What is Line 3?

The Line 3 Expansion is a massive new tar sands oil pipeline being proposed through the heart of Northern Minnesota. If built, the pipeline would move 760,000 barrels per day of oil (bpd), an amount similar to Keystone XL (830,000 bpd) and the Dakota Access Pipeline (570,000 bpd). Line 3 would cross over a hundred waterways Minnesota alone, including the headwaters of the Mississippi River. It would also pass extremely close to the border of multiple Native nations and across hundreds of miles of treaty-protected land: land that those communities depend on for drinking water and wild rice gathering.

The company developing Line 3, Enbridge, is a Canadian company that owns a large share of the Dakota Access pipeline and is responsible for two of the largest inland oil spills in US history: 1991 in Grand Rapids, MN and 2010 in Kalamazoo, MI. Enbridge refers to this project as the “Line 3 Replacement,” intending for it to replace an existing, aging pipeline also called Line 3. However, this is no mere replacement: the new Line 3 would have more than double the capacity and follow a largely different route

For more information about Line 3, click here. 

What’s next in the process?

In order to build the pipeline, Enbirdge needs two things - a Certificate of Need and a Routing Permit. To stop the pipeline, we have to argue that giving them these things is not Minnesota’s best interest. This September and October, nine public hearings will be the public’s opportunity to comment on Line 3. This November, an administrative law judge will hear legal arguments for and against the project. She will then consider those arguments, along with all public comments and a completed environmental review, before issuing a recommendation on Line 3 on February 28th. The final say goes to the Minnesota Public Utilities Commission, which will issue its decision on April 30th.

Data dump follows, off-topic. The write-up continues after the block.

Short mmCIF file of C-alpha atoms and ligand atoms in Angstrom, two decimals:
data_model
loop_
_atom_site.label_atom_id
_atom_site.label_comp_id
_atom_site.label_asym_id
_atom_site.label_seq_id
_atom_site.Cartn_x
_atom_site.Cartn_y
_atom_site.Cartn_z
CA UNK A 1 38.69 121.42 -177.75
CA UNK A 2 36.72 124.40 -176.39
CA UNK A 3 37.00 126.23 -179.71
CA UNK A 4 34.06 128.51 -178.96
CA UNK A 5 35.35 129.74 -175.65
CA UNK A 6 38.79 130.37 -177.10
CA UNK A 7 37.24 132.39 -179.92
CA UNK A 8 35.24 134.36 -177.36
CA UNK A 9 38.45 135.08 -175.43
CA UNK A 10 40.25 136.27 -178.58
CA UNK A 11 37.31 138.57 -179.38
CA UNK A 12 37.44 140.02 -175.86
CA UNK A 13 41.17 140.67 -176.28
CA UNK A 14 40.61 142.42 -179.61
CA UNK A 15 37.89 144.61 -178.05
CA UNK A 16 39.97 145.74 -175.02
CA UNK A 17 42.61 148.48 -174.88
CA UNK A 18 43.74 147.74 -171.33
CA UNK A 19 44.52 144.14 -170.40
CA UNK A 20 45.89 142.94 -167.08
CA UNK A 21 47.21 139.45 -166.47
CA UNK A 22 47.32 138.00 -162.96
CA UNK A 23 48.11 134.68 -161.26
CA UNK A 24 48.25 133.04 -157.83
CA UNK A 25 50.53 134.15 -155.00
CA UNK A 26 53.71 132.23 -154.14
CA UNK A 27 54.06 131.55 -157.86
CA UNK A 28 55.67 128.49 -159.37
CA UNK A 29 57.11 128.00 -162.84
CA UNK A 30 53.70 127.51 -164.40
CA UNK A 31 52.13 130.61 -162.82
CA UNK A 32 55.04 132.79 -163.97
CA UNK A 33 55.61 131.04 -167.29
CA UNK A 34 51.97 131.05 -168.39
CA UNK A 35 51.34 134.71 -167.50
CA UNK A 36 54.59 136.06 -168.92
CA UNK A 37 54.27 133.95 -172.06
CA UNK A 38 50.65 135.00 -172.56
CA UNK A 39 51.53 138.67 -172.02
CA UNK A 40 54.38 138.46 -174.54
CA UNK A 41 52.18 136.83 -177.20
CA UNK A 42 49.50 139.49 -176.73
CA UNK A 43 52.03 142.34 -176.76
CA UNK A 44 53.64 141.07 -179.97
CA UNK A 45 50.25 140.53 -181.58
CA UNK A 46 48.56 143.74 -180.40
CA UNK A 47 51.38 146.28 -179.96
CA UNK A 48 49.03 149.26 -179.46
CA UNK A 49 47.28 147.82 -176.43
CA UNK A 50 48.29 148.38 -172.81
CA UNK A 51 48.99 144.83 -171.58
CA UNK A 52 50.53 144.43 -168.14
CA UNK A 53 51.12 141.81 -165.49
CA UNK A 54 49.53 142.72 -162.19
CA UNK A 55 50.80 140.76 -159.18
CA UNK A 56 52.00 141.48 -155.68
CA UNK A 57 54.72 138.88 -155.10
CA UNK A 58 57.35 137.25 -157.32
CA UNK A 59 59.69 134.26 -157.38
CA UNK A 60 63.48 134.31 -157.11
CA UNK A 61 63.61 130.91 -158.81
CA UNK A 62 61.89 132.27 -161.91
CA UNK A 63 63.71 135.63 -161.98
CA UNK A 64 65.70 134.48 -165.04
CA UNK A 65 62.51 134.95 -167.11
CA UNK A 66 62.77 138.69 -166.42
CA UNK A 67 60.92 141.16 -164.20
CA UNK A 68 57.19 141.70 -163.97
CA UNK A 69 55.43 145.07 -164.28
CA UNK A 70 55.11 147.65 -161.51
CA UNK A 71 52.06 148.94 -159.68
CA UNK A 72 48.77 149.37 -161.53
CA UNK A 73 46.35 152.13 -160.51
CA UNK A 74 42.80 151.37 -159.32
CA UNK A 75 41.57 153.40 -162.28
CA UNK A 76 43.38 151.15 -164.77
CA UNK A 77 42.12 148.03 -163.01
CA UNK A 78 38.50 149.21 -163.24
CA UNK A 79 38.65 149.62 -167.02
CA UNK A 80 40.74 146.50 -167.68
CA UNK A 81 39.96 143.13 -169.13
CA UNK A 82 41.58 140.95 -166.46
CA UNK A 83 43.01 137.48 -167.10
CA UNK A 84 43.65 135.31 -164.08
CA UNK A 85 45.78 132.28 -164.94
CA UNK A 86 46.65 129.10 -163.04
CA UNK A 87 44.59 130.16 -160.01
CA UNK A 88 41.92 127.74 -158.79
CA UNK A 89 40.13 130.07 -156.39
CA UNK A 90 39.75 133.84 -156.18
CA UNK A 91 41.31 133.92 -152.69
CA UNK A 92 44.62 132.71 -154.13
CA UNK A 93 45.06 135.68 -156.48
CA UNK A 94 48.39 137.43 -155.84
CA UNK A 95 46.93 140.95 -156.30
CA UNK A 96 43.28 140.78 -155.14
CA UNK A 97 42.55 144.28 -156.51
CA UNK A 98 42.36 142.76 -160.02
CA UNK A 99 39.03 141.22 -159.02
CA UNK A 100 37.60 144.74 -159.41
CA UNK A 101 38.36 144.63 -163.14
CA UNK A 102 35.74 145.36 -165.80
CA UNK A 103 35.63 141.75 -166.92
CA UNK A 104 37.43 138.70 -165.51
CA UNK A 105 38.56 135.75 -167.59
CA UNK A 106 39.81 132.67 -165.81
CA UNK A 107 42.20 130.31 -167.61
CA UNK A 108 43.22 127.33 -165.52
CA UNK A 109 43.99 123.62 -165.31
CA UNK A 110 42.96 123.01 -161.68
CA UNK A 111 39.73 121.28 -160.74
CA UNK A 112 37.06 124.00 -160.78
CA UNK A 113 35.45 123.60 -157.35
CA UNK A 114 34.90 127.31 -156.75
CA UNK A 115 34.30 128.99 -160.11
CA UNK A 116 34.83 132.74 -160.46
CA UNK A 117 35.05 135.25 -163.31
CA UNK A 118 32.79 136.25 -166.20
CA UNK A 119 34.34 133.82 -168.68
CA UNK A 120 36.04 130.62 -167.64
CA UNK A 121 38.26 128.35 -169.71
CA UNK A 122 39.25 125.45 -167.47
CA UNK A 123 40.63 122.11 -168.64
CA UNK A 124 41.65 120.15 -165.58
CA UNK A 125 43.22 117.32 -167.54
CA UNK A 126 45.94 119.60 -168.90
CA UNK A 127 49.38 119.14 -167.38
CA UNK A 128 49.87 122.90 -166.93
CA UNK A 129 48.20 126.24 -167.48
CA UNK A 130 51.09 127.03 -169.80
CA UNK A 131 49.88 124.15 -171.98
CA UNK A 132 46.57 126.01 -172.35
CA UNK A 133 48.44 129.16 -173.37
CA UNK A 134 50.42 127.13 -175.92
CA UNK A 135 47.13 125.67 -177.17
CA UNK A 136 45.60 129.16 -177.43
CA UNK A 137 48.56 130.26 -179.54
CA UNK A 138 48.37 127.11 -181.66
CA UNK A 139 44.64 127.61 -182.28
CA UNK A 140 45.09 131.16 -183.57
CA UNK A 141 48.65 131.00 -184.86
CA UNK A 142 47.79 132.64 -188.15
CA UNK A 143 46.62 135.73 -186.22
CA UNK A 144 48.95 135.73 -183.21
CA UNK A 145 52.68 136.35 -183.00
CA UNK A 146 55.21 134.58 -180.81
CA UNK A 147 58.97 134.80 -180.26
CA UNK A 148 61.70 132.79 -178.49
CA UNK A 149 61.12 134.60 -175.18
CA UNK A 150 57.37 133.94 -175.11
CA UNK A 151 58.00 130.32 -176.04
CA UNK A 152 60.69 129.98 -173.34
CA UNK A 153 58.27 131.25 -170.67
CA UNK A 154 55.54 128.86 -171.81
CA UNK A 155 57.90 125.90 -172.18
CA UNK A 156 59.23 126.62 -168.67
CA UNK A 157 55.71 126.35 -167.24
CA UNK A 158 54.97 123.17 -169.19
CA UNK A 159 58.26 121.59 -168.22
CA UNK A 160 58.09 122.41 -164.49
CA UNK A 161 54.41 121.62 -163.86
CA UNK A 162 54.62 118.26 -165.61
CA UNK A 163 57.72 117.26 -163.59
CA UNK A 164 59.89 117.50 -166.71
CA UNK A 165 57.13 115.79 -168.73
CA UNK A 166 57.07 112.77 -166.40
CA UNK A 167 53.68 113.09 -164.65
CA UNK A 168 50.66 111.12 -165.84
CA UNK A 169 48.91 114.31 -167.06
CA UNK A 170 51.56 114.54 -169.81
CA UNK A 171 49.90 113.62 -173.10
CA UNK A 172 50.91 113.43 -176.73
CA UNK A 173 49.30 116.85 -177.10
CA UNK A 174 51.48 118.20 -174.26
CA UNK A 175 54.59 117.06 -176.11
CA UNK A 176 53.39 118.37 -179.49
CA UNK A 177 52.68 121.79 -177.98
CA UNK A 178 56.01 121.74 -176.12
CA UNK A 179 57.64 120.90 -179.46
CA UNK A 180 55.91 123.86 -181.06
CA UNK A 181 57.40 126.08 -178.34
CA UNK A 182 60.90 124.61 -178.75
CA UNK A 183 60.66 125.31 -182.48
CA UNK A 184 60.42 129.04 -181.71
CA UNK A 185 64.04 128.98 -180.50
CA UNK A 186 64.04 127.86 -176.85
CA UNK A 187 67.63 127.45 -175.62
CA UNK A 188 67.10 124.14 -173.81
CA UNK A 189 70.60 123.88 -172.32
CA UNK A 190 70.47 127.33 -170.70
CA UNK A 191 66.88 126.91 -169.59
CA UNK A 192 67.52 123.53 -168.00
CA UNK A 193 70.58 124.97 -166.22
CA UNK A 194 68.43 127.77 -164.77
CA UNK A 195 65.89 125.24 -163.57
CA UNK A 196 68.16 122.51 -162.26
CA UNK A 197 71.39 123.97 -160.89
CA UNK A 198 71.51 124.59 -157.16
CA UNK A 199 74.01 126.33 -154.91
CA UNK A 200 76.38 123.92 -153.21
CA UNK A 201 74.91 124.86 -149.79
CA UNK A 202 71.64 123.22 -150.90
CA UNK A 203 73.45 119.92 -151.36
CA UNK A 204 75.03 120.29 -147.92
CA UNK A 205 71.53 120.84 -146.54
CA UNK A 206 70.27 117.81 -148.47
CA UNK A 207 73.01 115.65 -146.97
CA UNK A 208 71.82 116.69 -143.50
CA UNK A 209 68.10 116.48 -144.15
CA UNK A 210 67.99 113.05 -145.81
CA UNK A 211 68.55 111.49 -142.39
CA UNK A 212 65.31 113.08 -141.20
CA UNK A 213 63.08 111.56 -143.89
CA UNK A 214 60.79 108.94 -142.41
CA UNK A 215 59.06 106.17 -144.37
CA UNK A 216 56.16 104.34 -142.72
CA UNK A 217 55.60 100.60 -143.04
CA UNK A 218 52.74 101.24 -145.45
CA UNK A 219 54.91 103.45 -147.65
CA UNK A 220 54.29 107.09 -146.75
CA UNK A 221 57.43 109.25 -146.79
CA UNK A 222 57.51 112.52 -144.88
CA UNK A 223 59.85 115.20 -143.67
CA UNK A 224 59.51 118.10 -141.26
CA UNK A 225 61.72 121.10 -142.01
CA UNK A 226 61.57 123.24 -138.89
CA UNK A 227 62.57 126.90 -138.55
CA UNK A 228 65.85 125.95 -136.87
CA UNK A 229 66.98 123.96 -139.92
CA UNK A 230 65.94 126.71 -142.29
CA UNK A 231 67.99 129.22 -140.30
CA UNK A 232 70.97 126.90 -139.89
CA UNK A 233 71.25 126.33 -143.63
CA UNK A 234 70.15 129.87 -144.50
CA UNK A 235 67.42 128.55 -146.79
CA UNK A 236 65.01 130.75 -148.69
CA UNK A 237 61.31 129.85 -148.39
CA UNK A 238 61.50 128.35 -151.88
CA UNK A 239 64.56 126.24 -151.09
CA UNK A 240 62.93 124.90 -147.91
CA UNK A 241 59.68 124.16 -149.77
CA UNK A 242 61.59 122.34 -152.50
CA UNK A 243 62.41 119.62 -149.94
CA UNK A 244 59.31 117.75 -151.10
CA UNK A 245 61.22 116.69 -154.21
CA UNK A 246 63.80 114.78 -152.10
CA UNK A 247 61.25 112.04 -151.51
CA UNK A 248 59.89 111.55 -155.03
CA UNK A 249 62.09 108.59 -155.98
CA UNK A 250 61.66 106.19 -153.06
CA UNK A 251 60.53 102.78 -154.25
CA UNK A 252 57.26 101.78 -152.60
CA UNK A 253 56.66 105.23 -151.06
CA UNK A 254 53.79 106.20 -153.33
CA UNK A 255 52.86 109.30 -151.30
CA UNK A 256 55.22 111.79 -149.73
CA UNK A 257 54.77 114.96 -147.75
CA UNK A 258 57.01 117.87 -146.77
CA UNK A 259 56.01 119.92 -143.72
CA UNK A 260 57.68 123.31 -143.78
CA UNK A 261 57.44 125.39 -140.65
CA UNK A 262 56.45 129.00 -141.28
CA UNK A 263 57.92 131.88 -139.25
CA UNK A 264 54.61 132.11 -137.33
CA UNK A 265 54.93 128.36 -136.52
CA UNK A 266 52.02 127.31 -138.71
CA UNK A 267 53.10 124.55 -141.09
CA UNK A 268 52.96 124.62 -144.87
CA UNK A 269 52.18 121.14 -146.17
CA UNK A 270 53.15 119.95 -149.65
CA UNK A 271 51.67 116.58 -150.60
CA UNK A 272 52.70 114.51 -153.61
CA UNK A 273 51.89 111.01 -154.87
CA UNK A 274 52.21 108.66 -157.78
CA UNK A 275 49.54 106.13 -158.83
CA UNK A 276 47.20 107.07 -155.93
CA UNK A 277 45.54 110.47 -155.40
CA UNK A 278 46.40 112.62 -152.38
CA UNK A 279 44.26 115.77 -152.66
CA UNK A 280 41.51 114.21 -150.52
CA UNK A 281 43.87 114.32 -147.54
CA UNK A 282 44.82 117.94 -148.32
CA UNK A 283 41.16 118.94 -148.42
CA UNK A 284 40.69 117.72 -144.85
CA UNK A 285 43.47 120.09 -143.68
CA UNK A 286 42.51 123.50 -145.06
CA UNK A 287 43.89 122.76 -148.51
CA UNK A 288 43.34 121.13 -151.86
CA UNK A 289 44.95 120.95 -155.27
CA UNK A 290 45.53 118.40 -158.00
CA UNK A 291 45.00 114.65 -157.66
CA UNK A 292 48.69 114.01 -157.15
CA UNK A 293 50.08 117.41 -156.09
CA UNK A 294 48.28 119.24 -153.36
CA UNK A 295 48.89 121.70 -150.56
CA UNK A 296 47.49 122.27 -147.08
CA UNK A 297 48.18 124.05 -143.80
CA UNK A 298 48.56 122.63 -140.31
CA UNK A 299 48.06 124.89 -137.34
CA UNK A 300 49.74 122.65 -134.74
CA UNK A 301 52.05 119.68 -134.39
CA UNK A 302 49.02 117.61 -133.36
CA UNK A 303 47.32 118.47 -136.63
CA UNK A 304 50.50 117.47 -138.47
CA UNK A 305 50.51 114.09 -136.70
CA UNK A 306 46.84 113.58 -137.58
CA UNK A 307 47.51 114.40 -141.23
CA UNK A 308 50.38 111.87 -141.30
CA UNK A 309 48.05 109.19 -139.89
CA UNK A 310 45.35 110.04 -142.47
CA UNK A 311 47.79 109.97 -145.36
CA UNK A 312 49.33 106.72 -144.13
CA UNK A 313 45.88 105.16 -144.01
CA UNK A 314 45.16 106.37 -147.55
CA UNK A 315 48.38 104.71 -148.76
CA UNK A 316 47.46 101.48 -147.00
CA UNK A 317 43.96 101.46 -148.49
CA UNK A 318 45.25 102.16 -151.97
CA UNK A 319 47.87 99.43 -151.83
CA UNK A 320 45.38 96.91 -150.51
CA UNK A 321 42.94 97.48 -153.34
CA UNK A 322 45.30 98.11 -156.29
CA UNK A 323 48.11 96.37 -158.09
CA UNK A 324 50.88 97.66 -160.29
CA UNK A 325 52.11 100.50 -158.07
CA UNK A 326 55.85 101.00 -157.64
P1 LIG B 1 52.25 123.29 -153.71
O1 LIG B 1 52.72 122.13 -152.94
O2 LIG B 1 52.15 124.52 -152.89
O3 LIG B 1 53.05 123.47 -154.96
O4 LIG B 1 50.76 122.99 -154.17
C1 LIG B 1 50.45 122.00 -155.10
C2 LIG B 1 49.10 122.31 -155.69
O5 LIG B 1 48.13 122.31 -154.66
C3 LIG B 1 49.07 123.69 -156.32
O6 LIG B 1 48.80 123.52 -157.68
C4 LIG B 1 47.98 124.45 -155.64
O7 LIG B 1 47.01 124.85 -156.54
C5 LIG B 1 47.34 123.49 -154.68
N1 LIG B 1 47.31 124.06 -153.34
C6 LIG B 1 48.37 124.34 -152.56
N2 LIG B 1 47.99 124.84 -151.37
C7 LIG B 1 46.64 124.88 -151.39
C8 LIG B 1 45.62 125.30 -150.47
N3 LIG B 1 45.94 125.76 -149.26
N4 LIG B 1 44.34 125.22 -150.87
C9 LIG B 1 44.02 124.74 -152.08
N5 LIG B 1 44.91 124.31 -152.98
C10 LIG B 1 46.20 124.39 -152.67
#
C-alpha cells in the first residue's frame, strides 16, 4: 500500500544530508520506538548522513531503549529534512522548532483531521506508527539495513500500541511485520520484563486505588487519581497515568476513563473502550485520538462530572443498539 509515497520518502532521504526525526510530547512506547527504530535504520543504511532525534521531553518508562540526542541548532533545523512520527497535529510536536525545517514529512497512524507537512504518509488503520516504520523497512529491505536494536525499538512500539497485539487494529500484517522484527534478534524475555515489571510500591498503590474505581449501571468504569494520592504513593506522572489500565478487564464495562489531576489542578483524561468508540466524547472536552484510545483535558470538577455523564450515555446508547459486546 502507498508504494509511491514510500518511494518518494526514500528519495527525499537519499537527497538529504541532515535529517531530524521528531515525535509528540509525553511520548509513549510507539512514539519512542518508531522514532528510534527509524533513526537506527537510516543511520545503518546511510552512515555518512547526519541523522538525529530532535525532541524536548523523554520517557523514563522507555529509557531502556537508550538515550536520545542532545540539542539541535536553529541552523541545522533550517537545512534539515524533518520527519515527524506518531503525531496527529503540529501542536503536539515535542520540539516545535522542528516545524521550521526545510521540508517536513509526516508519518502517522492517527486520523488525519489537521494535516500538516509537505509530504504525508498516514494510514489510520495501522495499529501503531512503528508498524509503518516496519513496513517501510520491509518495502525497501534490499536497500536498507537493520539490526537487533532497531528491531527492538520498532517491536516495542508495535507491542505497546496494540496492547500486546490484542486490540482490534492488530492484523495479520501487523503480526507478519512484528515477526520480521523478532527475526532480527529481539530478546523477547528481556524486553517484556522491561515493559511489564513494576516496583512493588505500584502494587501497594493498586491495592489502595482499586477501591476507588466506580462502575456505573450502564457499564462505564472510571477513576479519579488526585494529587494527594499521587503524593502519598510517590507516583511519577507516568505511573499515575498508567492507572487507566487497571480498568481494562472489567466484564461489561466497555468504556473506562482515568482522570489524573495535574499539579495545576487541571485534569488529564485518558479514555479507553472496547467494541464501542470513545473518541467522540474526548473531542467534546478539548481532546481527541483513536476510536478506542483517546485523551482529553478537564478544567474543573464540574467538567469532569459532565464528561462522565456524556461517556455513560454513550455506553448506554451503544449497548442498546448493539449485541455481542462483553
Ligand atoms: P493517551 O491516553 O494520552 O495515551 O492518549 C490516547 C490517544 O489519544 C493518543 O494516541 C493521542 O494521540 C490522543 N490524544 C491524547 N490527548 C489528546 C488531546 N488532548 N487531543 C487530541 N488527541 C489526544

What are people doing about this?

Two Twin Cities-based volunteer teams meet regularly to plan resistance to Line 3. They are:

  • MN350’s Pipeline Resistance Team, which meets every other Thursday at 6:30 at 2104 Stevens Avenue, Minneapolis, MN (next meeting is August 24th).

  • The Sierra Club’s Beyond Oil and Tar Sands Committee, which meets the third Tuesday of every month at [time and location needed]

A group of Indigenous youth fighting Line 3 are currently on a 250-mile canoe journey to stand for the water. Read more about their story here.

A group of 13 young people (under 25) are legally intervening as a party in the case to stop Line 3, representing themselves in a room full of lawyers. Follow their work here.

Other official parties in the legal process to stop Line 3 include:

  • Fond Du Lac

  • Friends of the Headwaters

  • Honor the Earth

  • Leech Lake

  • Mille Lacs

  • Northern Water Alliance

  • Red Lake

  • Sierra Club

  • White Earth